| Phototherapy|| |
A standard protocol is recommended for the use of phototherapy in the management of psoriasis. Basic phototherapy education such as the use of goggles in all patients and the use of genital shields in male patients is very important. The dosage of UVB may be administered according to the Fitzpatrick skin type or the minimal erythema dose, with subsequent dosages adjusted accordingly. The response is observed at 8-10 treatments. Single course consists of 15-20 treatments and then maintenance therapy may prolong remission. Topical targeted phototherapy (excimer laser/lamp) is indicated for adult and pediatric patients with mild, moderate, or severe psoriasis with <10% BSA involvement.
| Biologic Agents|| |
Protein-based drugs derived from living cells are becoming commonplace in dermatology for the treatment of psoriasis. , Biologic therapies for psoriasis utilize molecules designed to block specific molecular steps important in the pathogenesis of psoriasis and now comprise a number of well-established, licensed, treatment options for patients with severe disease. Eligibility criteria for biologic therapy vary according to various national guidelines. Main criteria being severe disease (rule of tens) where phototherapy and alternative standard systemic therapy are contraindicated or cannot be used due to the development of or risk of developing clinically important treatment-related toxicity; intolerant to standard systemic therapy; unresponsive to standard systemic therapy; significant, coexistent, unrelated comorbidity which precludes the use of systemic agents such as CsA or MTX; and severe, unstable, life-threatening disease. Available biologics for the psoriasis are listed in [Table 1]. Biologic therapies target the immune system; hence, it is important to use all measures to prevent infection, including vaccinations. Administration of live vaccines must be avoided in patients being treated with biologics under all circumstances. Patients need to be periodically reevaluated for the development of new symptoms including infection and malignancy. They are contraindicated in patients with active and serious infections. If patients develop serious infections (usually defined as an infection that requires antibiotic therapy), while being treated with a biologic agent, it is prudent to hold the biologic until the infection has resolved.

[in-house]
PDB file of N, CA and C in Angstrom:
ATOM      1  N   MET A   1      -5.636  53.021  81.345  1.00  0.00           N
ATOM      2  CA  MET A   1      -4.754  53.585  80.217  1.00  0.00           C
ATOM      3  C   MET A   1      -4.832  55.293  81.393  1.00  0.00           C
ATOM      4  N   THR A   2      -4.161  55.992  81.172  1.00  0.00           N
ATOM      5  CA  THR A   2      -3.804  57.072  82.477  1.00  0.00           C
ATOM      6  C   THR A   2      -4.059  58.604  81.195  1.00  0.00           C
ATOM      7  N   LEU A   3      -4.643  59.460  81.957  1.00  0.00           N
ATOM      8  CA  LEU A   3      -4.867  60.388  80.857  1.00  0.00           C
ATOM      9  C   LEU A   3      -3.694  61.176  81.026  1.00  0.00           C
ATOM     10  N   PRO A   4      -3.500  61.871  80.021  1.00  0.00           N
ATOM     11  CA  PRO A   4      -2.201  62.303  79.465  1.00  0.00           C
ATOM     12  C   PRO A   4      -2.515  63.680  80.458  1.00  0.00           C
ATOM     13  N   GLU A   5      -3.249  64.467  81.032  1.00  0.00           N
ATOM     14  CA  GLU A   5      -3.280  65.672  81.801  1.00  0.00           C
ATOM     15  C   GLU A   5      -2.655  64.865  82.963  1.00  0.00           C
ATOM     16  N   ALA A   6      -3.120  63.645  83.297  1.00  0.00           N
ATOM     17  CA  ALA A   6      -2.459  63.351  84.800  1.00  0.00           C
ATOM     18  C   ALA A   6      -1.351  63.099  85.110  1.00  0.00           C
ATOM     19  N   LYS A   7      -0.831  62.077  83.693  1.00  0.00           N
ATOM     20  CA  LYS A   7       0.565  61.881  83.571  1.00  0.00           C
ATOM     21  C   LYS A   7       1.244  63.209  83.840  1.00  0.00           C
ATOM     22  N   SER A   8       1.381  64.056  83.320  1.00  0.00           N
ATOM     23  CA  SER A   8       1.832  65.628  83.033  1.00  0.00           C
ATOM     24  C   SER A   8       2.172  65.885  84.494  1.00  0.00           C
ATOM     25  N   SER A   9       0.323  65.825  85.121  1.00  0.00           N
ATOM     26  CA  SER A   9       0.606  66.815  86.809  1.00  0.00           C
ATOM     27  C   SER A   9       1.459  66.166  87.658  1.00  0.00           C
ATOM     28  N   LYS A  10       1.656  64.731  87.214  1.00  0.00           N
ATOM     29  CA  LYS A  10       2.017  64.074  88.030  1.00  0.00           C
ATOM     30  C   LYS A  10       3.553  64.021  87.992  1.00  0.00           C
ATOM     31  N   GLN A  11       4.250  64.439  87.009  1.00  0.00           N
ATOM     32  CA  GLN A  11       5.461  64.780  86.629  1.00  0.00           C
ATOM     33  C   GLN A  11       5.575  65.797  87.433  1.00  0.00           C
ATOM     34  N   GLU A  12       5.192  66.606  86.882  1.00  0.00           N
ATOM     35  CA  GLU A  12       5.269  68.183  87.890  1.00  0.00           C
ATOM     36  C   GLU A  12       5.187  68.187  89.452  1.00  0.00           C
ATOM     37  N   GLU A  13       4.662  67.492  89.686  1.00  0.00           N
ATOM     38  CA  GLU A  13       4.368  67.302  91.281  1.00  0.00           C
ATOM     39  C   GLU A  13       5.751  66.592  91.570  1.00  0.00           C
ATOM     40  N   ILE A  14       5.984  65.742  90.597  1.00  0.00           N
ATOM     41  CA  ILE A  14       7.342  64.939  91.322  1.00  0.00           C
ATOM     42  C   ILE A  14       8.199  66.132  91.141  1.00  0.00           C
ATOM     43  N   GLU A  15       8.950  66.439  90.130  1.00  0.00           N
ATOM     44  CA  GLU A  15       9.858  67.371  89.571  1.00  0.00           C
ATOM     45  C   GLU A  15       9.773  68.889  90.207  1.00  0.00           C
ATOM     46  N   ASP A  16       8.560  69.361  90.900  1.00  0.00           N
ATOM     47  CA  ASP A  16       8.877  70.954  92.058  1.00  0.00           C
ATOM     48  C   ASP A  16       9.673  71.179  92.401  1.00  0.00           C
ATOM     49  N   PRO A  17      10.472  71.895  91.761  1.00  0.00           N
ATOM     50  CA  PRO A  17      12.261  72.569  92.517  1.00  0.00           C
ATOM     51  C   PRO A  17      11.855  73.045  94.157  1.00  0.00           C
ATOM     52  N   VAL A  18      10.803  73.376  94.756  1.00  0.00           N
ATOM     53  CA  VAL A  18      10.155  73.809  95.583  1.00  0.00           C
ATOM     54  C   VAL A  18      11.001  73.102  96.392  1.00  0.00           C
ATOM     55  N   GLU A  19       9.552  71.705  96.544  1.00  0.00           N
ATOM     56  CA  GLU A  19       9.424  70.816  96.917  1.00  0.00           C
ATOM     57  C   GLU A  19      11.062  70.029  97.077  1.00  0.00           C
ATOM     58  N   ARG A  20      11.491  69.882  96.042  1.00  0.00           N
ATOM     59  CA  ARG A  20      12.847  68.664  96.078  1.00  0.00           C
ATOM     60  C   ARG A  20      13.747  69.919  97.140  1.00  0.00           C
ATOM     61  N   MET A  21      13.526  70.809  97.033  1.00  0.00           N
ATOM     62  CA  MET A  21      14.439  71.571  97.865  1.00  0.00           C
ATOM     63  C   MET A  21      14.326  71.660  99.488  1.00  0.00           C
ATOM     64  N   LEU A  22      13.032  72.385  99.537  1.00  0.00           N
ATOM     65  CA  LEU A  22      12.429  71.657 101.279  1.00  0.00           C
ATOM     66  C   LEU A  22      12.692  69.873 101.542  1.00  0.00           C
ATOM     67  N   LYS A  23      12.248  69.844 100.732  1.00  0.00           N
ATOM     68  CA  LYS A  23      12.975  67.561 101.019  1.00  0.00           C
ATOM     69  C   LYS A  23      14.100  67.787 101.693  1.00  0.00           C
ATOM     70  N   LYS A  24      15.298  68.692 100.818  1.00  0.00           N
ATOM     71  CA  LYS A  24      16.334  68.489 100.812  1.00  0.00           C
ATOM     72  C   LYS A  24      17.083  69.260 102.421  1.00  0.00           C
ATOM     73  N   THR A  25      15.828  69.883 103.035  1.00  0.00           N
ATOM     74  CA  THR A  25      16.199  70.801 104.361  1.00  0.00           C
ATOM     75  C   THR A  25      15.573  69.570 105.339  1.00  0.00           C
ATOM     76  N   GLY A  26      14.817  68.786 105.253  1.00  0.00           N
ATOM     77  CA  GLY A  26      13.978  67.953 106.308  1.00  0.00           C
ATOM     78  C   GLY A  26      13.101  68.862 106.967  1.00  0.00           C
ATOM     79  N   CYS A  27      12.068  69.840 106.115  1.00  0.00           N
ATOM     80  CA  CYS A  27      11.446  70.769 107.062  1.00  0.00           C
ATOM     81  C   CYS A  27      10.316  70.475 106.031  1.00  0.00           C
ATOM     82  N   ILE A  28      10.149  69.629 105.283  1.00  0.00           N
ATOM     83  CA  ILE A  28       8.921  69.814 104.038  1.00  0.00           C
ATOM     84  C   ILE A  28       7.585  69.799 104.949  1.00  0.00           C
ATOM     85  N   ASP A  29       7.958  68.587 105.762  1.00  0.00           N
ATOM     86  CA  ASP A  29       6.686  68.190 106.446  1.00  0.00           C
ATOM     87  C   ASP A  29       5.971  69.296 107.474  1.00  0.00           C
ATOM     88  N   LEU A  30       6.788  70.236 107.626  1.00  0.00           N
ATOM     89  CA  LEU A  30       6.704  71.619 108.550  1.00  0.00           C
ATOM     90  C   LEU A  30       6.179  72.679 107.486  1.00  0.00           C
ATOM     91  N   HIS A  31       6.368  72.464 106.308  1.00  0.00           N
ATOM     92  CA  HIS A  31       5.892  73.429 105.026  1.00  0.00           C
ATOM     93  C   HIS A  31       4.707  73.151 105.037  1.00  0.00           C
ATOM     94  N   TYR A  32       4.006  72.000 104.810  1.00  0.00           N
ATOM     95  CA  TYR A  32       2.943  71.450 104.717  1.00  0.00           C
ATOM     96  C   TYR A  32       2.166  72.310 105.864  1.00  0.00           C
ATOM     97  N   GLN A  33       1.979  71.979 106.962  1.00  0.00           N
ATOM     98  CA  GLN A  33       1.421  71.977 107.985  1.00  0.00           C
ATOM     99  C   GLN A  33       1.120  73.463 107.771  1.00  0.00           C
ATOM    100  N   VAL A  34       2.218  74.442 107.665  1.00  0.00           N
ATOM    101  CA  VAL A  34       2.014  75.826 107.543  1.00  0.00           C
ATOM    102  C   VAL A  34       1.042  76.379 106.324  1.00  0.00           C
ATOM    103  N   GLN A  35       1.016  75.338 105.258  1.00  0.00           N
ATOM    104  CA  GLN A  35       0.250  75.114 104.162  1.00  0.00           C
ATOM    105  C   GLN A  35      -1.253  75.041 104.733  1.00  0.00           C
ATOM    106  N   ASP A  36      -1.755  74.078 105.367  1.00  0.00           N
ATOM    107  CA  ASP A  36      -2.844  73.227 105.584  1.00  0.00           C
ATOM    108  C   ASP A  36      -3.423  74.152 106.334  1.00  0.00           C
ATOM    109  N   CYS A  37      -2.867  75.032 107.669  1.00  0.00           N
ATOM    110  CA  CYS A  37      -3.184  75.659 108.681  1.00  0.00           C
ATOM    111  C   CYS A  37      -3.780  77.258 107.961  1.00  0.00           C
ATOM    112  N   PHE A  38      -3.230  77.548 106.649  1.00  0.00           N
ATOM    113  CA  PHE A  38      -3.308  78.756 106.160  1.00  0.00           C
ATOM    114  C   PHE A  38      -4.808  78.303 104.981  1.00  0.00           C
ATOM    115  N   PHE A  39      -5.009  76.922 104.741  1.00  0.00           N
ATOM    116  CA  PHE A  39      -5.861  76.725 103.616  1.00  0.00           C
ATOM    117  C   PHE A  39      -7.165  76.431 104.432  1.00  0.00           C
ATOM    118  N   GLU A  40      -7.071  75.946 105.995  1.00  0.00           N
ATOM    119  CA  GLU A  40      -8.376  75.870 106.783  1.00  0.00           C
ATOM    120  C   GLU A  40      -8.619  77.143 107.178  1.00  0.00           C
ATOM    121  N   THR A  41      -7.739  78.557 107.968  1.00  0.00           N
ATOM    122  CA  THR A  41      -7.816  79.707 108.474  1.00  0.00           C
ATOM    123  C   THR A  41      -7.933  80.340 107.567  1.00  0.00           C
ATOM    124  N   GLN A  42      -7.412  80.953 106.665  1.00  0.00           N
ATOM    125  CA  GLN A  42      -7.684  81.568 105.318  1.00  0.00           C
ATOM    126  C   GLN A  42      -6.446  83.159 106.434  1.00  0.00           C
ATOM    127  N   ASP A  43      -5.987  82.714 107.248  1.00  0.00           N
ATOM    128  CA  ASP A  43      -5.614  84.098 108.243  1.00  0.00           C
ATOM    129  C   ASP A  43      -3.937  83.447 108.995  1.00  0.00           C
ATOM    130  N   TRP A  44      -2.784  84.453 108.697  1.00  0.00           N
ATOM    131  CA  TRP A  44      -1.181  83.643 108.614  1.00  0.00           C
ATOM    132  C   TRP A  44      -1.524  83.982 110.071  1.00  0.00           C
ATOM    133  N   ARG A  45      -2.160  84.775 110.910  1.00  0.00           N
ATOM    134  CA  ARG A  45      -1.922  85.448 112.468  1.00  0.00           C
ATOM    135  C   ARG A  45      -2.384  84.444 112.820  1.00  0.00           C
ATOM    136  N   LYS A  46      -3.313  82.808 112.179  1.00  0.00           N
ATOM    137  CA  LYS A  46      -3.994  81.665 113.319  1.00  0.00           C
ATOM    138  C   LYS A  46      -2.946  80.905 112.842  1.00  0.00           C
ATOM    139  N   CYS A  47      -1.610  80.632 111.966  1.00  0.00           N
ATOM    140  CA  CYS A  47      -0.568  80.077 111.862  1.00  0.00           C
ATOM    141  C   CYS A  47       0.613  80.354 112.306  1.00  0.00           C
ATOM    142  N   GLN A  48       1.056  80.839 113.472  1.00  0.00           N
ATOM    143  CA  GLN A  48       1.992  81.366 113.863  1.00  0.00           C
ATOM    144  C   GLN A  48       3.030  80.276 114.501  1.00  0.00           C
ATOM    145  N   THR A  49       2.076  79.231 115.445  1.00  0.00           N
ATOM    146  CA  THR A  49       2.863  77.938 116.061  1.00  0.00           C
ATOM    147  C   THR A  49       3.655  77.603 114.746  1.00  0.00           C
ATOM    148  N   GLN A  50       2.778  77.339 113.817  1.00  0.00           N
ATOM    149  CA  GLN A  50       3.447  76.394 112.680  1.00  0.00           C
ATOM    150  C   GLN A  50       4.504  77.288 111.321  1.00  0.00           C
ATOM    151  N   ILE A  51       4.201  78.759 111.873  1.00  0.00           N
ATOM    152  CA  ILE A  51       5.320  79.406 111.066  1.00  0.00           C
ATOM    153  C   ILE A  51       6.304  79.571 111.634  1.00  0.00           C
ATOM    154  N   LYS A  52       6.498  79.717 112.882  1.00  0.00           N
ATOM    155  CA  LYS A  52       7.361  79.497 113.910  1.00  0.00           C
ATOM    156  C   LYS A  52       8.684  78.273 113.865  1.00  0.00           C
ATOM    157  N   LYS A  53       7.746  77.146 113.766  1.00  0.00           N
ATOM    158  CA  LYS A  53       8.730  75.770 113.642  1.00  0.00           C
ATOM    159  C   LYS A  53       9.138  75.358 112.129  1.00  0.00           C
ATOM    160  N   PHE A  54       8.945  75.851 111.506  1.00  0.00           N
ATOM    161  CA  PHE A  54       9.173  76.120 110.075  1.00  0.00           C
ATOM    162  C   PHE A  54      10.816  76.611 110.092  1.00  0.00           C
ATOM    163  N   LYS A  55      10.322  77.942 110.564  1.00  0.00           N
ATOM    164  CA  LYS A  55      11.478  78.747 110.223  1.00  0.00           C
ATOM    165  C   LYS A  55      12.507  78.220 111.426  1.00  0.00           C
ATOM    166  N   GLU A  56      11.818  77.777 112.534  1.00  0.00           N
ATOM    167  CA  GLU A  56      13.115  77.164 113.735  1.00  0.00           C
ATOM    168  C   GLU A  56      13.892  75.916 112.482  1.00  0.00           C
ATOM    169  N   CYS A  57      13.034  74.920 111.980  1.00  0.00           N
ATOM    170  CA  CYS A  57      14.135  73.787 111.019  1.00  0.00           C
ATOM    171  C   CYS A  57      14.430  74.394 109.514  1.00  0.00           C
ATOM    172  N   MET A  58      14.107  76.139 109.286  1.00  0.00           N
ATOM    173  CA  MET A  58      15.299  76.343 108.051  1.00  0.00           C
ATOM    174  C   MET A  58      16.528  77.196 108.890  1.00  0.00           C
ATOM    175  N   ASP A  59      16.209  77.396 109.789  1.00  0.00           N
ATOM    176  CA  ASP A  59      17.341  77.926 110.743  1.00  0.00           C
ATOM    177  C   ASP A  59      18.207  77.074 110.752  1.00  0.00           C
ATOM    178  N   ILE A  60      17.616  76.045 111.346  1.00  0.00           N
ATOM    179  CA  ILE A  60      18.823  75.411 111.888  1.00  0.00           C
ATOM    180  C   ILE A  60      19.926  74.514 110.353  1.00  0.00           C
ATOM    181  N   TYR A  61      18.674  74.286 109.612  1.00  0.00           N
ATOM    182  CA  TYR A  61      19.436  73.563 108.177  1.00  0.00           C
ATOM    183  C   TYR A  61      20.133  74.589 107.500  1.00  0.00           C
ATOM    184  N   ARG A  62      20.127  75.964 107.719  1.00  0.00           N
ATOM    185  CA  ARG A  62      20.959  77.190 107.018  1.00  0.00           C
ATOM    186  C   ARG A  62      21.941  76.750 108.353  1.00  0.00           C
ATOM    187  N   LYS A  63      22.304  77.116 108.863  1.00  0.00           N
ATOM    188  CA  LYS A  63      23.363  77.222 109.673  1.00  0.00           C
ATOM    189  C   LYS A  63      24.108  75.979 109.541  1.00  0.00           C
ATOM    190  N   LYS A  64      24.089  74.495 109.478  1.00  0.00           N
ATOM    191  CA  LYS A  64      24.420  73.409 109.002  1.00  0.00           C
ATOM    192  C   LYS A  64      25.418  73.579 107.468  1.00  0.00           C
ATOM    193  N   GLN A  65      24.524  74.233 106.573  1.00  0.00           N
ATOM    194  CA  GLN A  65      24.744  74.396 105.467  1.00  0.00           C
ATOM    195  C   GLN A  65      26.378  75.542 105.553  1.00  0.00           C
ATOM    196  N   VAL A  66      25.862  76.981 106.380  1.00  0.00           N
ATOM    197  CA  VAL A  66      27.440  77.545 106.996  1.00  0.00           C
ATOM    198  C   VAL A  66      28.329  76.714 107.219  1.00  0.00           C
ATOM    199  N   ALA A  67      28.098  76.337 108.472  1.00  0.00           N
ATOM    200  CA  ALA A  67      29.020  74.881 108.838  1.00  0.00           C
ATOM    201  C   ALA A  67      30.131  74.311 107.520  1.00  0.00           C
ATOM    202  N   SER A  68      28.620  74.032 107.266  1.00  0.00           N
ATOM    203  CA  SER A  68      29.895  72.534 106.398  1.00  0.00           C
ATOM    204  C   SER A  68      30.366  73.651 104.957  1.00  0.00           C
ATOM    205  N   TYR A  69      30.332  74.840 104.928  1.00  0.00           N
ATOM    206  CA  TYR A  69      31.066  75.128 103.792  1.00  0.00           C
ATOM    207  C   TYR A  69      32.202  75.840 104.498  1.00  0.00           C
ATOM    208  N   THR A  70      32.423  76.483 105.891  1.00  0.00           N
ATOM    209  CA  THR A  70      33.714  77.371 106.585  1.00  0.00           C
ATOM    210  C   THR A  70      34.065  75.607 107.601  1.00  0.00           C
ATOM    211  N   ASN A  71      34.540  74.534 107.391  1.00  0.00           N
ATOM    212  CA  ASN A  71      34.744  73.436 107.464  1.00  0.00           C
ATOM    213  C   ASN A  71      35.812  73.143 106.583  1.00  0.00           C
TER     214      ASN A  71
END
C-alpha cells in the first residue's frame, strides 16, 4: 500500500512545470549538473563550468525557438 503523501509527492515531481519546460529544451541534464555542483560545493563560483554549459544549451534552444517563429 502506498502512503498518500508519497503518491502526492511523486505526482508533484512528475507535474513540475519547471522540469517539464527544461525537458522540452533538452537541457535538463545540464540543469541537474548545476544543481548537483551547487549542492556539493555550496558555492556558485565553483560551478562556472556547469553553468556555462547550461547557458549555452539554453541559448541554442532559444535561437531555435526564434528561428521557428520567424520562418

In resource-poor setup, the cost, lack of trained medical people to administer the biologics and endemic nature of tuberculosis in developing countries makes the use of biologics a difficult task. Can there be any ideal drug/therapy for psoriasis? A question which needs to be answered thoughtfully. [Table 2] lists the characteristics of an ideal drug a
s required by patient and treating dermatologist. [Table 3] compares the available therapeutic agents in terms of listed 'ideal drug/therapy' points.
|Table 3: Comparison of available therapeutic agents as "ideal agent" characteristics|
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The comparison table gives us a brief idea that we are left with MTX or biologics as near ideal choice of therapy for psoriasis at present. CsA, retinoids, and phototherapy are used in special circumstances. We may have to choose the therapeutic agents based on affordability and availability. In resource-poor setup, MTX alone may be used as long as it remains effectual and well tolerated. Phototherapy alone and MTX followed by narrowband UVB are better options. In affordable scenario, biologics are the best bet.
When no ideal agent is available, to minimize the toxicity of any therapy, proper patient selection and appropriate monitoring are crucial. The decision to administer MTX, CsA, acitretin, or any other traditional therapy must be individualized. Every patient needs to be carefully evaluated with reference to disease severity, quality of life, and general medical and psychologic status.
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[Table 1], [Table 2], [Table 3]